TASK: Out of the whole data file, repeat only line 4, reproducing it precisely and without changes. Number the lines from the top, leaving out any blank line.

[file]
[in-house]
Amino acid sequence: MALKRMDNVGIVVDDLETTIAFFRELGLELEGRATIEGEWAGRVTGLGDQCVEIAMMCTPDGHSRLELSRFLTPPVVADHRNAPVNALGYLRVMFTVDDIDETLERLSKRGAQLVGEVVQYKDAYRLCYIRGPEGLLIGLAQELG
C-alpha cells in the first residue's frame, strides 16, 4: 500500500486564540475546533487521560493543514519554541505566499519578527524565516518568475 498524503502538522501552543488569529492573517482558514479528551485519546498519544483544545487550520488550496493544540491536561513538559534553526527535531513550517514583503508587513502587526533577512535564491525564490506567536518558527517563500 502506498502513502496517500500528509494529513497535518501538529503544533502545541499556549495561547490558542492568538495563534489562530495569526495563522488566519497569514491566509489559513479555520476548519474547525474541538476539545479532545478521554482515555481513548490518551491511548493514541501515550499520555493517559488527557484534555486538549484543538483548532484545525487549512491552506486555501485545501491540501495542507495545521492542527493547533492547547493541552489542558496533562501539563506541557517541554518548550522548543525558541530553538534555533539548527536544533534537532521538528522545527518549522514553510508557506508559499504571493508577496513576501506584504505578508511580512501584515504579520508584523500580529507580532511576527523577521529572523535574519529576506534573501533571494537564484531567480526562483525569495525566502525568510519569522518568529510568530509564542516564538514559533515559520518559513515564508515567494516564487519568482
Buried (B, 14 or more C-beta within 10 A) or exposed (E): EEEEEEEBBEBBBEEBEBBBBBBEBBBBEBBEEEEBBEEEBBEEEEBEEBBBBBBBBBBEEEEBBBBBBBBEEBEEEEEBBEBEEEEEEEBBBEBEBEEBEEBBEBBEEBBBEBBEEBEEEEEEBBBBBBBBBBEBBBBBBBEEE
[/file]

Buried (B, 14 or more C-beta within 10 A) or exposed (E): EEEEEEEBBEBBBEEBEBBBBBBEBBBBEBBEEEEBBEEEBBEEEEBEEBBBBBBBBBBEEEEBBBBBBBBEEBEEEEEBBEBEEEEEEEBBBEBEBEEBEEBBEBBEEBBBEBBEEBEEEEEEBBBBBBBBBBEBBBBBBBEEE